4)      Social (Facebook, Twitter, YouTube, LinkedIn)
5)      Forums (groups.google.com)
6)      Public presentations charts graphs videos (Slideshare, Prezi, present.me, Gliffy, Vimeo, Dailymotion, Metacafe)
You can opt to set additional parameters such as Extensions for document types including all versions of Microsoft Office, PDF,CSV, TXT, database types including MS-SQL and Access, backup, logs, and config files, as well as test and script files. My favorites (utilized in a separate run) are the financial file options including Quicken and QuickBooks data files and QuickBooks backup files. Finally, there are a number of granular keyword selections to narrow your query results that might include your patient records, places of birth, or your name in a data dump. This is extremely useful when trying to determine if your email address, as associated with one of your primary accounts, has been accumulated in a data dump posted to a Pastebin-like offering. Just keep in mind, the more options you select the longer your query run will take. I typically carve my searches up in specific categories then export the results to a file named for the category.
As seen in Figure 2, NotInMyBackyard reveals all available query results in a clean, legible manner that includes hyperlinks to the referenced results, allowing you to validate the findings.

Figure 2: NotInMyBackyard flushes out results
I found that my search, as configured, was more enlightening specific to all the copies of my material posted to other sites without my permission. It was also interesting to see where articles and presentation material were cited in academic material. Imagine using your organizational domain name, and specific keywords and accounts to discover what’s exposed to the evildoers conducting the same activity.
You can focus similar activity with more attention to the enterprise mindset utilizing SearchDiggity’s DLP offerings. First conduct a Google or Bing run against a domain of interest using the DLPDiggity Initial selection. Once the query run is complete, highlight all the files (CTRL-A works well), and click the download button. This will download all the files to the download directory you configured, populating it with files discovered using DLPDiggity Initial, against which you can then apply the full DLP menu. I did as described against a target that shall remain unnamed and found either valid findings or sample/example data that matched the search regex explicitly as seen in Figure 3.

Figure 3: Data Leak Prevention with SearchDiggity
 I only used the Quick Checks set here too. When you contemplate the likes of database connection strings, bank account numbers, and encryption-related findings, coupled with the requisite credit cards, SSNs, and other PII, it becomes immediately apparent how powerful this tool is for both prevention and discovery during the reconnaissance phase of a penetration test.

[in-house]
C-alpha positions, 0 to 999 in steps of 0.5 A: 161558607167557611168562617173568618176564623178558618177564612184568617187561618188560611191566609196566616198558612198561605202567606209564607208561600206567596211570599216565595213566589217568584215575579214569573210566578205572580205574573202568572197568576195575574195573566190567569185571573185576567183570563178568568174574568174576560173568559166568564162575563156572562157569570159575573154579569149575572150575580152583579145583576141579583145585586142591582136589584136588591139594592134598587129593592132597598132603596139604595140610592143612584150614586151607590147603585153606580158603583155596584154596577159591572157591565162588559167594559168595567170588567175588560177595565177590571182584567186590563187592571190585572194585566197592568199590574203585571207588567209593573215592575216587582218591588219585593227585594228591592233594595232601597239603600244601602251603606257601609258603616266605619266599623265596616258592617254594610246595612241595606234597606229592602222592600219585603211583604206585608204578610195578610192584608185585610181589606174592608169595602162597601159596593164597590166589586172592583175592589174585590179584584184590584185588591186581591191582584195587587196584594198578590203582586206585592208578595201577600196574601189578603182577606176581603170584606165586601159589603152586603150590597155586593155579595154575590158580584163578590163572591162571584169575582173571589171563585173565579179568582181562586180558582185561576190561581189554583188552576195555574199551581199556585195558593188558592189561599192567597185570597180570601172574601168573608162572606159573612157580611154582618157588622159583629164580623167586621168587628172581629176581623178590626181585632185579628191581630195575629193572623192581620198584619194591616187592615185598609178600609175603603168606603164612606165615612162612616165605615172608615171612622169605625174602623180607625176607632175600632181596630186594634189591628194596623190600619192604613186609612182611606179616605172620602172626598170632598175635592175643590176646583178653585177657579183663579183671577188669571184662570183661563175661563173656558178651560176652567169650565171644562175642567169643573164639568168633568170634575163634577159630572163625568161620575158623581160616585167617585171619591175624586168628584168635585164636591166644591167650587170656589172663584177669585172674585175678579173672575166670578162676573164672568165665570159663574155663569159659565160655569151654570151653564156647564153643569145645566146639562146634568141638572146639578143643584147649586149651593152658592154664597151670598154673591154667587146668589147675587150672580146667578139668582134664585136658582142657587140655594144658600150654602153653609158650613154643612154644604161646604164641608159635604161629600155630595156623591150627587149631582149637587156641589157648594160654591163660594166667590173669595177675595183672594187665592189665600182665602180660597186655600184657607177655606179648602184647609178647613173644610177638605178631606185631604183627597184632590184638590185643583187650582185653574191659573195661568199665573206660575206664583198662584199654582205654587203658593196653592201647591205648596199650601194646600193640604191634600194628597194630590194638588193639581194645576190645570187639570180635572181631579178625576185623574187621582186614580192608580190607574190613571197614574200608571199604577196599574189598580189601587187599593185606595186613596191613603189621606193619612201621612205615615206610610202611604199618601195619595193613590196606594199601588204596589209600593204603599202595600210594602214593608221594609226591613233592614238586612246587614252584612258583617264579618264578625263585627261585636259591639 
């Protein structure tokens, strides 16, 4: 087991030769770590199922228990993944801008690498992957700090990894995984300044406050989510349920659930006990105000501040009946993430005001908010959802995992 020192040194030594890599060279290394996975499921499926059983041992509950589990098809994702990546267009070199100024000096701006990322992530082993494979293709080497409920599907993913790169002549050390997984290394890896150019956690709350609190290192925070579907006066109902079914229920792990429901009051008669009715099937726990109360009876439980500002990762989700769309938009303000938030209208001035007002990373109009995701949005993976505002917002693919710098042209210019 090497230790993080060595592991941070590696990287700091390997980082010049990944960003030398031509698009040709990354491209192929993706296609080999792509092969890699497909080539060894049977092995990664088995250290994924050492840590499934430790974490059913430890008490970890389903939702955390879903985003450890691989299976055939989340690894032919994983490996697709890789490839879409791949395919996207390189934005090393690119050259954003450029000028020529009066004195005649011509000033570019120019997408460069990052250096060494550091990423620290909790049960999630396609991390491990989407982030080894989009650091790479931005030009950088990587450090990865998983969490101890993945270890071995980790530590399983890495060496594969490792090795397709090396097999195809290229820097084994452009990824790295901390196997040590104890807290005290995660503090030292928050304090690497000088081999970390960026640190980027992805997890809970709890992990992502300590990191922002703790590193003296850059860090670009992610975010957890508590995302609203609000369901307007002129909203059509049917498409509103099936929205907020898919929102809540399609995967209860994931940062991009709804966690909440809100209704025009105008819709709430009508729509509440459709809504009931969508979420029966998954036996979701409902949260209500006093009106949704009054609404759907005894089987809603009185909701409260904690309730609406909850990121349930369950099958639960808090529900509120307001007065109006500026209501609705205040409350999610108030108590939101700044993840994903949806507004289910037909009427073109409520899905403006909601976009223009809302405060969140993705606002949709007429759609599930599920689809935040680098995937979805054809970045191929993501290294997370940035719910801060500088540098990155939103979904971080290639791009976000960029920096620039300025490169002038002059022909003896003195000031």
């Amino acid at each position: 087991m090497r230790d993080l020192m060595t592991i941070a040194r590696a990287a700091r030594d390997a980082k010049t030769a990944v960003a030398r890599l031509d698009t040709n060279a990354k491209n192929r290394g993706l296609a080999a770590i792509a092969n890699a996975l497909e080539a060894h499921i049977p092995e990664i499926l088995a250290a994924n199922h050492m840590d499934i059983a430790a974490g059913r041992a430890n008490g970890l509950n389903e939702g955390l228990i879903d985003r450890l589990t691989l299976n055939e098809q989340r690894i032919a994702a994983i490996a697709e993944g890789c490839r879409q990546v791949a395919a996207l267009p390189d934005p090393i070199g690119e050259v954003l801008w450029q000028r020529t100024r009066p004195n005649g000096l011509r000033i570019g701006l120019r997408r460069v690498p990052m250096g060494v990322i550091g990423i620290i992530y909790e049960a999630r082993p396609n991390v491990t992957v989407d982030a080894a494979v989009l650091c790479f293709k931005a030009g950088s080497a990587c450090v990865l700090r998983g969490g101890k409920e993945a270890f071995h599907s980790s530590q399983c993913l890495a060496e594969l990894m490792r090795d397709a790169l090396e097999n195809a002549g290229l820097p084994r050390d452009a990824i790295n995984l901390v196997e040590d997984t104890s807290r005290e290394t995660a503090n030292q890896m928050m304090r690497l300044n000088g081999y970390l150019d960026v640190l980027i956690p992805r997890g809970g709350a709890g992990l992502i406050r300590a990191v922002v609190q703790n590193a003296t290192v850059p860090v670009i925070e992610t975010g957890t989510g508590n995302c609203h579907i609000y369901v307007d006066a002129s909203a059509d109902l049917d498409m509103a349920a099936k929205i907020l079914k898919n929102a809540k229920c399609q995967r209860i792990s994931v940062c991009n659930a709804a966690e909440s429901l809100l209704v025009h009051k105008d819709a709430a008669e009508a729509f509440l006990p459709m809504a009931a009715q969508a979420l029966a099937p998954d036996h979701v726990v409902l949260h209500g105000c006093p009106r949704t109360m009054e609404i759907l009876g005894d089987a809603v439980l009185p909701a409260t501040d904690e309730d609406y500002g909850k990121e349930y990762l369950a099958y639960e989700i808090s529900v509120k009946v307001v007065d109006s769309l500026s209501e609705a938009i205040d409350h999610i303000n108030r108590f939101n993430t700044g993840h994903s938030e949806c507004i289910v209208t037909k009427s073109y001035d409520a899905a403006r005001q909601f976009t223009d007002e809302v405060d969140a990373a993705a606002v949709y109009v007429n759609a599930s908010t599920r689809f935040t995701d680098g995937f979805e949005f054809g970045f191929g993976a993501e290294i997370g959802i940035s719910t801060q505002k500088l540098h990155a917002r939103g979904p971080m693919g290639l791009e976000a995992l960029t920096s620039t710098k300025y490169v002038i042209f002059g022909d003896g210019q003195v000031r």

I’ll cover one more SearchDiggity component but as is usually the case with toolsmith topics there is much about the tool du jour that remains unsaid. Be sure to check out the SearchDiggity Shodan and PortScan offerings on your own. I’m always particularly interested in Flash-related FAIL findings and SearchDiggity won’t disappoint here either. Start with a Google or Bing search against a target domain with FlashDiggity Initial enabled. Much as noted with the DLP feature, after discovery, SearchDiggity will download the SWF files it identifies with FlashDiggity Initial. As an example I ran this configuration without a domain specified. By default, for a Google search, 70 results per query will be returned. Suffice it to say that with the three specific queries defined in FlashDiggity Initial searches, I was quickly treated to 210 results which I then opted to download. I switched over the Flash menu and for real s’s and g’s (work that one out on your own :-)) enabled all options. Figure 4 exemplifies (anonymously) just how concerning certain Flash implementations may be, particularly when utilized for administrative functions and authentication.

Figure 4: Find bad Flash with SearchDiggity
 FlashDiggity decompiles the downloaded SWF files with Flare and stores the resulting .flr file in the download directory for your review. It should go without saying that flaw enumeration becomes all that much easier. As an example, FlashDiggity’s getURL XSS detection discovered the following using geturl\(.*(_root\.|_level0\.|_global\.).*\) as its regex logic:  
this.getURL('mailto:' + _global.escape(this.decodeEmailAddr(v2.emladdr)) + '?subject=' + _global.escape(v2.emlsubj) + '&body=' + _global.escape(this.getEmailContent()));
This snippet makes for interesting analysis. Risks associated with getURL are well documented but the global escape may mitigate the issue. That said, the Flash file was created with Techsmith Camtasia in January 2009, and an XSS vulnerability was reported in October 2009 regarding SWF files created with Camtasia Studio. Yet, SWF files hosted on TechSmith’s Screencast service were not vulnerable and more than one reference to Screencast was noted in the decompiled .flr file. With one FlashDiggity search, we were able to learn a great deal about potentially flawed Flash files subject to possible exploit.
And we didn’t even touch SearchDiggity’s malware analysis feature set.  

In Conclusion

As always I’ll remind you, please use SearchDiggity for good, not evil. Incorporating its use as part of your organizational defensive tactics is a worthy effort. Keep in mind that you can also leverage this logic as part of Google Hacking Diggity Defense Tools including Alert and Monitoring RSS feeds. Configure them with your specific and desired organizational parameters and enjoy real time alerting and monitoring via your RSS feed reader. For those of you defending Internet-facing SharePoint implementations you’ll definitely want to check out the SharePoint Diggity Hacking Project too.
Enjoy this tool arsenal from Stach & Liu’s Dynamic Duo; they’d love to hear from you with kudos, constructive criticism, and feature requests via diggity at stachliu.com.
Ping me via email if you have questions (russ at holisticinfosec dot org).
Cheers…until next month.

Acknowledgements

Francis Brown and Rob Ragan, Managing Partners, Stach & Liu, Google Hacking Diggity project leads